Oil prices dip on OPEC squabbles ahead of planned production cut

By Henning Gloystein

SINGAPORE (Reuters) – Oil prices dipped on Tuesday as disagreement flared within producer cartel OPEC on who should cut how much production in a planned coordinated reduction to prop up prices.

The dollar, which held near nine-month highs against a basket of major currencies <.DXY>, also weighed on prices. A strong dollar makes greenback-denominated commodities including oil more expensive for holders of other currencies.

International Brent crude oil futures <LCOc1> fell 8 cents to $51.38 per barrel as of 0528 GMT from their last close.

U.S. West Texas Intermediate (WTI) crude futures were down 1 cent at $50.51 a barrel.

Iraq’s oil minister Jabar Ali al-Luaibi said on Sunday the second-largest producer in the Organization of the Petroleum Exporting Countries (OPEC) wanted to be exempt from output curbs as it needed more money to fight Islamic State militants.

“Crude oil prices laboured under the weight of various OPEC members seeking exemption from the production cut agreement,” ANZ bank said on Tuesday.

Until there is more clarity on the planned cut, which OPEC hopes will be coordinated with non-members like Russia, analysts said oil prices would likely remain range-bound – but volatile – around current levels.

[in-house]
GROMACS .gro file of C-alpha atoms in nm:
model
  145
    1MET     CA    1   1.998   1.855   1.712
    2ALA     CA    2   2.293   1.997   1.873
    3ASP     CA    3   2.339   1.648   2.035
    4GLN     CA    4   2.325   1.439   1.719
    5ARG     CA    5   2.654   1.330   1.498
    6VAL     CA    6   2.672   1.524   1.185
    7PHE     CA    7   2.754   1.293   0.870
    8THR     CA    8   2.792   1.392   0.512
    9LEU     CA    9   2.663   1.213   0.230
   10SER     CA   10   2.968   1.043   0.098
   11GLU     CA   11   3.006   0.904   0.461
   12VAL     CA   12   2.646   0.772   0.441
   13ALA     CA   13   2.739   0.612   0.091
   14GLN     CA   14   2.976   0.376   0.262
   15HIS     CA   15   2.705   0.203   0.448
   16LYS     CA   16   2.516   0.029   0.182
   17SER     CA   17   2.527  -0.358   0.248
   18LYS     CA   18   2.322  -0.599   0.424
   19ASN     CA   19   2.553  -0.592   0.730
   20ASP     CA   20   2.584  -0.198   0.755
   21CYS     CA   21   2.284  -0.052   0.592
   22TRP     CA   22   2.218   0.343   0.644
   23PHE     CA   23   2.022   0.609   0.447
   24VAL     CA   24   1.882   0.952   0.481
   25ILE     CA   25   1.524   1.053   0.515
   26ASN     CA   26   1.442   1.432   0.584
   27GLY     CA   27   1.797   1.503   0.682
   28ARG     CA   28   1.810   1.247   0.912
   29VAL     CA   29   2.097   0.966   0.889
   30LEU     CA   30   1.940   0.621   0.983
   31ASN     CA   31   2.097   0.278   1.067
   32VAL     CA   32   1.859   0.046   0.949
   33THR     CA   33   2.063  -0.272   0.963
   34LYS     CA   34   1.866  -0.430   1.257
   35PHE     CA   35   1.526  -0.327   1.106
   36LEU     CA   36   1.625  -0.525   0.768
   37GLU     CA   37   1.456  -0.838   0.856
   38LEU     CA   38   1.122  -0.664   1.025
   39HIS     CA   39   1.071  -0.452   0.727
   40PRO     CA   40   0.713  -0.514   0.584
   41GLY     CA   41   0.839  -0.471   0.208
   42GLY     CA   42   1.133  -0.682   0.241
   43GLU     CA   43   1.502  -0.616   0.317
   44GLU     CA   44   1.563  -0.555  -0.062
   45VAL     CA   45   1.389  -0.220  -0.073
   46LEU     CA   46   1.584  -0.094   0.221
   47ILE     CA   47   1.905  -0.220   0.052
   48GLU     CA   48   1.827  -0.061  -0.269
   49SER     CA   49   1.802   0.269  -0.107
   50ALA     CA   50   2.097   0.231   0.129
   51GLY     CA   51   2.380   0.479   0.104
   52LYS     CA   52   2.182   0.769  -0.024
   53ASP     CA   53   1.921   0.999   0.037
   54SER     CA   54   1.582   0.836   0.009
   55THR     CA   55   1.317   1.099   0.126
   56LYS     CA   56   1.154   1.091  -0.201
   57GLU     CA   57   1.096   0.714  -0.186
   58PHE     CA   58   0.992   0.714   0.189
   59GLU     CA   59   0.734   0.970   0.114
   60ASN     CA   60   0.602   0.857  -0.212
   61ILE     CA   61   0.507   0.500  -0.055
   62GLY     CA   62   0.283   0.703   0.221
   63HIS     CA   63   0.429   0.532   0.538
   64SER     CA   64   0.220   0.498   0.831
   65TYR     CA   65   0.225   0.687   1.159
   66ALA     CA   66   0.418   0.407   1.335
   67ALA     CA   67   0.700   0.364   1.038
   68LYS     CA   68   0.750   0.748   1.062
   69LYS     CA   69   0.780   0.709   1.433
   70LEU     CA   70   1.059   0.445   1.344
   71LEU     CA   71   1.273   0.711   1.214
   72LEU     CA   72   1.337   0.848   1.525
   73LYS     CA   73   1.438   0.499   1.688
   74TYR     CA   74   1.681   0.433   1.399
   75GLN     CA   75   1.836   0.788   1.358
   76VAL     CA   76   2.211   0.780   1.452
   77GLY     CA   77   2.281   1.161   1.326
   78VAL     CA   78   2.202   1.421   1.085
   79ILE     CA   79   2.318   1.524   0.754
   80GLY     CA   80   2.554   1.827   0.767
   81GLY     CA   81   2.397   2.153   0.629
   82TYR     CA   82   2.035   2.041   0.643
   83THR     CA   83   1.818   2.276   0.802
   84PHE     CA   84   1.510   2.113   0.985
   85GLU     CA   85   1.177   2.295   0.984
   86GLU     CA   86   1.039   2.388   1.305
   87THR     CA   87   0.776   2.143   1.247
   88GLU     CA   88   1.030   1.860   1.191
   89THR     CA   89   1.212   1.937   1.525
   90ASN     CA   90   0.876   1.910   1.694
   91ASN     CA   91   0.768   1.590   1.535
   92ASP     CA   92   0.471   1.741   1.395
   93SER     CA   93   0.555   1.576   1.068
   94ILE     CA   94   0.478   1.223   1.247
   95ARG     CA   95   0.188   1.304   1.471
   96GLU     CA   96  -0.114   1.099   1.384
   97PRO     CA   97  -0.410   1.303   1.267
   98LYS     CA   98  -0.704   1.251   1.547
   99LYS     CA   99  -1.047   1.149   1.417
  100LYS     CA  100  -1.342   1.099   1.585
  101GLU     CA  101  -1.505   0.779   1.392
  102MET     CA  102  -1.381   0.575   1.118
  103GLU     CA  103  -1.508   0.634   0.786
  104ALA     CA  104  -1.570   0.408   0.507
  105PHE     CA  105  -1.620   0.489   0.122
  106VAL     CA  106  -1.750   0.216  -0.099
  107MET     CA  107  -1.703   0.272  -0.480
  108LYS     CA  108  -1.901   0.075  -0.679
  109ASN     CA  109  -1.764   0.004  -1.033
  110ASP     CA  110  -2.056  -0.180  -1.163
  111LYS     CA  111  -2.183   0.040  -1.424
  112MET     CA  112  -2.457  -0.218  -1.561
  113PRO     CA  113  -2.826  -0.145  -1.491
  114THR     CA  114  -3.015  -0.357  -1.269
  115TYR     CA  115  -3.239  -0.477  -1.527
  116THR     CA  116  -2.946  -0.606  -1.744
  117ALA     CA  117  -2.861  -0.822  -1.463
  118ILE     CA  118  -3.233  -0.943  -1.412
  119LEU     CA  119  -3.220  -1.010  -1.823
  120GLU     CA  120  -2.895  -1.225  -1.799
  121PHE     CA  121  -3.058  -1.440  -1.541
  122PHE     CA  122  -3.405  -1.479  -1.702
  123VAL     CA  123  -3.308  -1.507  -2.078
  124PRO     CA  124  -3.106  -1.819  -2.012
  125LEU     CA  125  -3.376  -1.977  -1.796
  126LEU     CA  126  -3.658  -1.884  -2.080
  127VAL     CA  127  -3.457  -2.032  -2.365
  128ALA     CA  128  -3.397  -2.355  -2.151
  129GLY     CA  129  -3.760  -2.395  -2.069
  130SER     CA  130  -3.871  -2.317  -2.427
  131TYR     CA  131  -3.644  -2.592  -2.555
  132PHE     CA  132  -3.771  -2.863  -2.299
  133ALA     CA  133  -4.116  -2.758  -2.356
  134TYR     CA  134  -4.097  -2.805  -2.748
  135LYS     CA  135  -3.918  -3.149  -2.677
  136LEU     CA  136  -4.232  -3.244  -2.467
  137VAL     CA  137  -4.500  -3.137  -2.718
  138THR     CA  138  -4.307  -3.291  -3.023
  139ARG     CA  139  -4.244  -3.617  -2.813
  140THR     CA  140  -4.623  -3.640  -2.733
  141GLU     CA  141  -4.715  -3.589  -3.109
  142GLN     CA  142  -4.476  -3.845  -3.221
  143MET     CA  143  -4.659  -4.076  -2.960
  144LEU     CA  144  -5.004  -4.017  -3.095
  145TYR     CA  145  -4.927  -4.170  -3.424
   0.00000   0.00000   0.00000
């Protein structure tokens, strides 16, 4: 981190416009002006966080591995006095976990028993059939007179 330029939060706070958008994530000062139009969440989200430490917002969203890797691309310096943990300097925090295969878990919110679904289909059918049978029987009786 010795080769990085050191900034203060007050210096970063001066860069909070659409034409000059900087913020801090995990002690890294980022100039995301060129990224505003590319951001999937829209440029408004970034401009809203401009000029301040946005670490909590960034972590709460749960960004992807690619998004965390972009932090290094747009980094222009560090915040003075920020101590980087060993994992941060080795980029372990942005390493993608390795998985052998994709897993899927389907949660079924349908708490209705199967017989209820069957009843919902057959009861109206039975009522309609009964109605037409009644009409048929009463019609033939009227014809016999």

“Expect more of this choppy interplay until more concrete news emerges, as speculative buying runs into record producer selling of the futures contracts for hedging,” said Jeffrey Halley, senior market analyst at brokerage OANDA in Singapore.

The private American Petroleum Institute (API) is due to publish its weekly crude stocks estimates later on Tuesday, followed by the official Energy Information Administration (EIA) data due on Wednesday.

A Reuters poll showed that U.S. crude inventories were forecast to have risen last week by a likely 800,000 barrels to 469.5 million barrels.

That came after a fall of more than 5 million barrels in the week to Oct. 14. [EIA/S] U.S. crude inventory data is closely watched to gauge supply and demand in the world’s biggest crude consumer.

(Reporting by Henning Gloystein; Additional reporting by Keith Wallis; Editing by Richard Pullin and Christian Schmollinger)

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